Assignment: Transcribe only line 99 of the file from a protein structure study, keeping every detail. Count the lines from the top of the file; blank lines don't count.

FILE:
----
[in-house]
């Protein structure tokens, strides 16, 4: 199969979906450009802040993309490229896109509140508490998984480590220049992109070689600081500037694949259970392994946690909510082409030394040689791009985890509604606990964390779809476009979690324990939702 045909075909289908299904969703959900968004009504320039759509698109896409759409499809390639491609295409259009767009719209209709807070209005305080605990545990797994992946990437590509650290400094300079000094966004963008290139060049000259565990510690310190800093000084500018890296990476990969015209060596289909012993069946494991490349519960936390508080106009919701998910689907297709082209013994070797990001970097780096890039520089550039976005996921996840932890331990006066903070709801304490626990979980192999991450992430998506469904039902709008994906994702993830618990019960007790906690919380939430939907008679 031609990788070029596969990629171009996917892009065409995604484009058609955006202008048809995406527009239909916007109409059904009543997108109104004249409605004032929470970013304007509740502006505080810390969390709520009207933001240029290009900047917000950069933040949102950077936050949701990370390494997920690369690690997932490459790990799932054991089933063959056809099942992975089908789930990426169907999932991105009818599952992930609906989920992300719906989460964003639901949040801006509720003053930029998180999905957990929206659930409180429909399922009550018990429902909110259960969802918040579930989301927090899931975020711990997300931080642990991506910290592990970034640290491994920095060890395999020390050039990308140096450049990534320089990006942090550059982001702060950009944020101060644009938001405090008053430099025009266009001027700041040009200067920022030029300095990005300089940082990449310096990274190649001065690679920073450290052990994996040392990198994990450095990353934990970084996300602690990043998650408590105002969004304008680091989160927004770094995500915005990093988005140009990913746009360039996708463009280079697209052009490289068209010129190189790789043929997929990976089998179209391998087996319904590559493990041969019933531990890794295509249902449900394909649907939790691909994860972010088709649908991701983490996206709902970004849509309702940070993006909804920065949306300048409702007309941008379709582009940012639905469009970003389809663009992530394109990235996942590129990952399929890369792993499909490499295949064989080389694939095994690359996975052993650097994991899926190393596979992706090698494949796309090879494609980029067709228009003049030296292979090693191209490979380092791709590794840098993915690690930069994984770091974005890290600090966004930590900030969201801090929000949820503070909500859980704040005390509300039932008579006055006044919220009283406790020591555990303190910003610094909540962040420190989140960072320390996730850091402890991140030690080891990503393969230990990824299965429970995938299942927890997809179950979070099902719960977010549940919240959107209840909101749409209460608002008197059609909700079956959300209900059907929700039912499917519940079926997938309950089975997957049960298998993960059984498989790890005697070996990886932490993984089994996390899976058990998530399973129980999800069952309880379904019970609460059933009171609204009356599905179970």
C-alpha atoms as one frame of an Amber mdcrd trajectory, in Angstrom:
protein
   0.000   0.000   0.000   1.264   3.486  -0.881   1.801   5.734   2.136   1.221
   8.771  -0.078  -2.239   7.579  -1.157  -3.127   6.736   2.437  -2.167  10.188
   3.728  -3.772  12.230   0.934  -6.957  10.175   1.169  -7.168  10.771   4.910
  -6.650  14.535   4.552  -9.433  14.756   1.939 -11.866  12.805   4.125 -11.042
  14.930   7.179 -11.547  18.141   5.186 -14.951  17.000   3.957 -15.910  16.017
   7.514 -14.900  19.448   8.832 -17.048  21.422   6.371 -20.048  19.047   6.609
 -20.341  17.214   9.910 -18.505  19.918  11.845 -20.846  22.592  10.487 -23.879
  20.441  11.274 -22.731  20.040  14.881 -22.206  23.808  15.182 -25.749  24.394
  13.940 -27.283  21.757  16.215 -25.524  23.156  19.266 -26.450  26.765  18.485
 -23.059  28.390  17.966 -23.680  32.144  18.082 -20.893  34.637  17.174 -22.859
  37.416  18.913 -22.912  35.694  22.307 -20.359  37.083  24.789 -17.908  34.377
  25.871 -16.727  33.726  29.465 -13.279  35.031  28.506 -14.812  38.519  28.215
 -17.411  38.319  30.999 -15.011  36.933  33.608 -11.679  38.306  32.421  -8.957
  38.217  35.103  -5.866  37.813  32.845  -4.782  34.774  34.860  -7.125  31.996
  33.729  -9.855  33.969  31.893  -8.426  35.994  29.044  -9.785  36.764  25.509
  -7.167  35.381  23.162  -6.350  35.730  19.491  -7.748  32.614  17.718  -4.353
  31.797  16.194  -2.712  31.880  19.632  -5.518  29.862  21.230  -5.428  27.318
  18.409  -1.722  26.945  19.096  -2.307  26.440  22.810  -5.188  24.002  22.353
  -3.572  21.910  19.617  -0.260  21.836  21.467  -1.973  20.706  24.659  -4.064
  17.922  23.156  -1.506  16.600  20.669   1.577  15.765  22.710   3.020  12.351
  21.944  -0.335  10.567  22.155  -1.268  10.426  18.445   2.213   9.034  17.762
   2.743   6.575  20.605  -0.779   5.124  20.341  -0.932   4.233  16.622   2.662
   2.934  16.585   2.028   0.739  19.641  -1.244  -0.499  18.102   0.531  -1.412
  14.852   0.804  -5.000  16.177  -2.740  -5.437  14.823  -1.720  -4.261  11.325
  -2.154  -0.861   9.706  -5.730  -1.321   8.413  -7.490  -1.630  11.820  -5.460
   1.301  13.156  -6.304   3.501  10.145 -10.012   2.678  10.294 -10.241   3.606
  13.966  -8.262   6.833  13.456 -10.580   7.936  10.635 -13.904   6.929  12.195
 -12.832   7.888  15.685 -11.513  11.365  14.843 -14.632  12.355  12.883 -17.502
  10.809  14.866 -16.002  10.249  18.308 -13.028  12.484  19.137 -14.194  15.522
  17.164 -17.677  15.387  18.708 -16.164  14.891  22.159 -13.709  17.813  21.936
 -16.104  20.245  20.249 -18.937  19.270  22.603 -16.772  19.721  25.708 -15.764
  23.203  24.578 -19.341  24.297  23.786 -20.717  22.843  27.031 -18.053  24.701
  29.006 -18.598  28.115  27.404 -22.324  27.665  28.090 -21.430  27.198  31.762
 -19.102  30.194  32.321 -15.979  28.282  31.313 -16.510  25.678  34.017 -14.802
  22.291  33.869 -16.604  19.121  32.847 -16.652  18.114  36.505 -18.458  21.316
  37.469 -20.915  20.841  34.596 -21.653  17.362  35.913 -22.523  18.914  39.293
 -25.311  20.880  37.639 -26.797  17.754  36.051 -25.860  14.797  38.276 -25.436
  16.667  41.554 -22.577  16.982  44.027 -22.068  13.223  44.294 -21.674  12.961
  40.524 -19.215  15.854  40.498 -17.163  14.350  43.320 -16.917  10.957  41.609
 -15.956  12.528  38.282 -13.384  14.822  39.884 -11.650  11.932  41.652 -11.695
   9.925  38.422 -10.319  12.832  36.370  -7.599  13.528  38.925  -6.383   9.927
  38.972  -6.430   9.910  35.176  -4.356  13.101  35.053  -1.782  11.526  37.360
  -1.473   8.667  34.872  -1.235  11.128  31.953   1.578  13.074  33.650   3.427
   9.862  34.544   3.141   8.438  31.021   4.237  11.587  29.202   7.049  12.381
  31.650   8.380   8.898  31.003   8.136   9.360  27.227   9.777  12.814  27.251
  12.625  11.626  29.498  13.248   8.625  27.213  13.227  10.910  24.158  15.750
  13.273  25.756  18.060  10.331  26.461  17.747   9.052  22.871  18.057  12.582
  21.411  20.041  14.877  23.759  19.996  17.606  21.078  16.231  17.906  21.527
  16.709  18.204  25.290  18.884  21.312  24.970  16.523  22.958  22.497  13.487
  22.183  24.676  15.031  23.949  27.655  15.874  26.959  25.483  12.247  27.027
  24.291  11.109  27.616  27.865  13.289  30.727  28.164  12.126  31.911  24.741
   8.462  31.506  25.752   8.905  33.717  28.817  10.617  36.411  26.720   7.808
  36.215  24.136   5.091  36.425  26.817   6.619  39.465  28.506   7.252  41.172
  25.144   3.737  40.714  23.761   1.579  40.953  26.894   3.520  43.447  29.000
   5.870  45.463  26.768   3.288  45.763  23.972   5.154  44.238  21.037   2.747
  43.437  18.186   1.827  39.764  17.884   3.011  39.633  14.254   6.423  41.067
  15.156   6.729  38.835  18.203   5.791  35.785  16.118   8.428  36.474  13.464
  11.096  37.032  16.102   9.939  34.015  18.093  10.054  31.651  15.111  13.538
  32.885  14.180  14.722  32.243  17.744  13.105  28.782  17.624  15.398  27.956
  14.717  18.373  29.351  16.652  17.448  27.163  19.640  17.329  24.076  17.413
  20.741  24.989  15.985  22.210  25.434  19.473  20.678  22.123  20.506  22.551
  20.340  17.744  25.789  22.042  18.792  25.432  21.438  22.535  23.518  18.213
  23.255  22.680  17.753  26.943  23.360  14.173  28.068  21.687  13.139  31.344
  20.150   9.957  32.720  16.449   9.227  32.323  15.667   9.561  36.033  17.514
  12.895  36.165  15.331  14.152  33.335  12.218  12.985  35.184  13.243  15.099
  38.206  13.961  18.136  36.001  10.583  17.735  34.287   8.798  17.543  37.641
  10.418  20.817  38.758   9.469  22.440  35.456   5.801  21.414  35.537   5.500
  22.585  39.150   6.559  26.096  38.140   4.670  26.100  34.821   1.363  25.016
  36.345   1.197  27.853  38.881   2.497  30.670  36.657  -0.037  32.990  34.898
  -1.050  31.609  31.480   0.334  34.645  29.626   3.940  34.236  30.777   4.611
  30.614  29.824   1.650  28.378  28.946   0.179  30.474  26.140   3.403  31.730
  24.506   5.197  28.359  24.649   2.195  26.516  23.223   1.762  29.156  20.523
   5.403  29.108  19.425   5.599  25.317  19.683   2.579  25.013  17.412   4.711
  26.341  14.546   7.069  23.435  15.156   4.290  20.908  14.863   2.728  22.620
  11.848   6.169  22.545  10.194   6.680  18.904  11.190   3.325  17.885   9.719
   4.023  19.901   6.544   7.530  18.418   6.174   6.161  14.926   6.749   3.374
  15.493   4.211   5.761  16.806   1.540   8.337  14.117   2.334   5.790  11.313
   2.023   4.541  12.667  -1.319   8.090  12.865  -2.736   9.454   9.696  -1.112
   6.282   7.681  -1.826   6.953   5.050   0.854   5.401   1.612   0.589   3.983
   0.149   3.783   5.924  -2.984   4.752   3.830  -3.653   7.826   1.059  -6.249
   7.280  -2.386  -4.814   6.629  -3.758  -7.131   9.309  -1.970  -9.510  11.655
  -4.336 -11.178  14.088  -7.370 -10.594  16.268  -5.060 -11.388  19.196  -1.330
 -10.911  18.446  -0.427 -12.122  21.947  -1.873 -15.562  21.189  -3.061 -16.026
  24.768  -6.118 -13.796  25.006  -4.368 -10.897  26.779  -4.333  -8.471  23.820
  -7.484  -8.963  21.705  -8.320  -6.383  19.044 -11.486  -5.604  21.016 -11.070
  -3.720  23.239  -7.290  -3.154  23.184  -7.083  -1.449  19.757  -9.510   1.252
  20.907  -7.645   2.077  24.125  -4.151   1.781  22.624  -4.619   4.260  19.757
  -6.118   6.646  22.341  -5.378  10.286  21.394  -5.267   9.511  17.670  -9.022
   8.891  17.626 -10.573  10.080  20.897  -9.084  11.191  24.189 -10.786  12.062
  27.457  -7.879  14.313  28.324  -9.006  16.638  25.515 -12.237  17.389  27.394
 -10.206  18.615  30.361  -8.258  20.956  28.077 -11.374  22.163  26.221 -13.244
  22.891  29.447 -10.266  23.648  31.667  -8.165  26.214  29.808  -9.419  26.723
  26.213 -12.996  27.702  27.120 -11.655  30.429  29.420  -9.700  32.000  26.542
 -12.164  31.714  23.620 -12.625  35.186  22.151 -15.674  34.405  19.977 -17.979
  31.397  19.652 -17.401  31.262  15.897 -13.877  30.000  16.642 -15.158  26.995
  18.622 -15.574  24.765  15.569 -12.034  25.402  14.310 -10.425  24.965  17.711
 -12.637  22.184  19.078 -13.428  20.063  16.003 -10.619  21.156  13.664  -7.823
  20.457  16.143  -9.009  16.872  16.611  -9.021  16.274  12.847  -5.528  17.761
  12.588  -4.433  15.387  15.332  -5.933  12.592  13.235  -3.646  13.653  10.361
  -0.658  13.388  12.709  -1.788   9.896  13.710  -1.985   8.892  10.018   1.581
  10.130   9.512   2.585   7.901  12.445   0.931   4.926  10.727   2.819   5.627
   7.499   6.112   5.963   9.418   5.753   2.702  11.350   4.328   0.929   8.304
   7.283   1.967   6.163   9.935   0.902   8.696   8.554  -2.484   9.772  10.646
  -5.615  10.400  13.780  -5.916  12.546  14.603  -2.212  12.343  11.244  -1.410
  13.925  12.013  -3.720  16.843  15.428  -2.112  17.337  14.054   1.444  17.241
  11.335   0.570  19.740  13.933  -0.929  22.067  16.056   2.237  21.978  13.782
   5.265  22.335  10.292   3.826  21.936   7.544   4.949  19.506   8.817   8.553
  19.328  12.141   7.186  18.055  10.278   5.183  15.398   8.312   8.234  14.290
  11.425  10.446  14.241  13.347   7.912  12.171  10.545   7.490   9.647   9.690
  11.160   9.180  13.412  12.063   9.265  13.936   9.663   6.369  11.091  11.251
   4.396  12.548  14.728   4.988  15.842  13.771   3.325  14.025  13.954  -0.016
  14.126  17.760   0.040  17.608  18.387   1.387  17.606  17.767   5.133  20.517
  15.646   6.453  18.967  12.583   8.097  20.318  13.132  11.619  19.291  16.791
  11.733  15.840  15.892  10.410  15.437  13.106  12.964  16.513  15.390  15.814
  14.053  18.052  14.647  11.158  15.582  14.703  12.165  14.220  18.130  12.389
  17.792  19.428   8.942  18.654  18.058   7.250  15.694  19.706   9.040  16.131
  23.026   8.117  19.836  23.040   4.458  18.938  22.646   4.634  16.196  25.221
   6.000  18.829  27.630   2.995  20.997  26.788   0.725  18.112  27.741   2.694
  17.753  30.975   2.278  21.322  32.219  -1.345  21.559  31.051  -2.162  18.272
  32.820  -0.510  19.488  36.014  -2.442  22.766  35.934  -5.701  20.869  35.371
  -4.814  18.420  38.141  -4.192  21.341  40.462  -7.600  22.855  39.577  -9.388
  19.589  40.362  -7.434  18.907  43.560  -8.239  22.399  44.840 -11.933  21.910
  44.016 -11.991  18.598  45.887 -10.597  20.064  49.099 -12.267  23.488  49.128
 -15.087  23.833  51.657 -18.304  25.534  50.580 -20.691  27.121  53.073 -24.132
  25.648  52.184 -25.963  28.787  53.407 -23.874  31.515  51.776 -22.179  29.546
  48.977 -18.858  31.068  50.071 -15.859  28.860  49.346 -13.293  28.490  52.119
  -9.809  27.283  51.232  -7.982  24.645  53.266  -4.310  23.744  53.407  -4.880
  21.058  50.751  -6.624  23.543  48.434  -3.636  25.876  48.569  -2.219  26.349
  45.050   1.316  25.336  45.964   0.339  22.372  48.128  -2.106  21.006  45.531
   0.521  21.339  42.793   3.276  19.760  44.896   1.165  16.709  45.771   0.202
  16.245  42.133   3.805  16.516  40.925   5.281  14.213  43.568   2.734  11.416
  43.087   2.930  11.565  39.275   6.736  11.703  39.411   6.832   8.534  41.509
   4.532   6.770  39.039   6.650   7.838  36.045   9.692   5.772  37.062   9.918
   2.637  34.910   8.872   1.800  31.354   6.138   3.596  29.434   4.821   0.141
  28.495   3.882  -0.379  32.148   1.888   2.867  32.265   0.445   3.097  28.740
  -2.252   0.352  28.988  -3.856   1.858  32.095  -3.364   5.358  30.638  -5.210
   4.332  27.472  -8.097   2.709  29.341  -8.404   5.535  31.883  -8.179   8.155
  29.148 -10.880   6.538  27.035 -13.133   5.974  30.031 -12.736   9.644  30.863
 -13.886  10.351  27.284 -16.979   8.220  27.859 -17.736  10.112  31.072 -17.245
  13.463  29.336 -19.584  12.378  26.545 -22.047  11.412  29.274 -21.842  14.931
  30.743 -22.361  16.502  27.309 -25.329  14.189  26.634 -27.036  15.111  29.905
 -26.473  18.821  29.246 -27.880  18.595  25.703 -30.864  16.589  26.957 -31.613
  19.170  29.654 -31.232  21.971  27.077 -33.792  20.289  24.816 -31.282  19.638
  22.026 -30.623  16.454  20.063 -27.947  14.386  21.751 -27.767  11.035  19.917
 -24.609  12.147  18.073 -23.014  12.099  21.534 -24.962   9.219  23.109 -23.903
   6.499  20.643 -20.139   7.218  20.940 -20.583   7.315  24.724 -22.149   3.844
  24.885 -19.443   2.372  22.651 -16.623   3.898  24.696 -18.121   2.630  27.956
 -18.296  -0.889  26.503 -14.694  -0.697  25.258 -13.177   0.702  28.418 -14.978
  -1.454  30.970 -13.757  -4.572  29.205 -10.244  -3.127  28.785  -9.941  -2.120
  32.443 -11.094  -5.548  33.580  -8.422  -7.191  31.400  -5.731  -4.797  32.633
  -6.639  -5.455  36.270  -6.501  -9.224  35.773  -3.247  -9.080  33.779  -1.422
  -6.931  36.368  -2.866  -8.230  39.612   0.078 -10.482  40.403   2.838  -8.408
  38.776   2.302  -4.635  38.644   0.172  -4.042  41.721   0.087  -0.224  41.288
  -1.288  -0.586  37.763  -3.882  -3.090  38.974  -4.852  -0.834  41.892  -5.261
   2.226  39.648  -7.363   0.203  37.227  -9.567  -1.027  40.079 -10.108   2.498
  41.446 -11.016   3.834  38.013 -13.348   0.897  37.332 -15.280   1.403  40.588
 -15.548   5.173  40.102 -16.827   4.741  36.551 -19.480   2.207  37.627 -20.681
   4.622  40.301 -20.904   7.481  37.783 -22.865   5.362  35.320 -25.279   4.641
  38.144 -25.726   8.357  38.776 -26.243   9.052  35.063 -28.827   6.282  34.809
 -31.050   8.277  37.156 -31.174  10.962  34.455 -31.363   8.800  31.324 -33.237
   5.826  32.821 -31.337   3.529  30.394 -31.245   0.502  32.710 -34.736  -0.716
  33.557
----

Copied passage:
  31.397  19.652 -17.401  31.262  15.897 -13.877  30.000  16.642 -15.158  26.995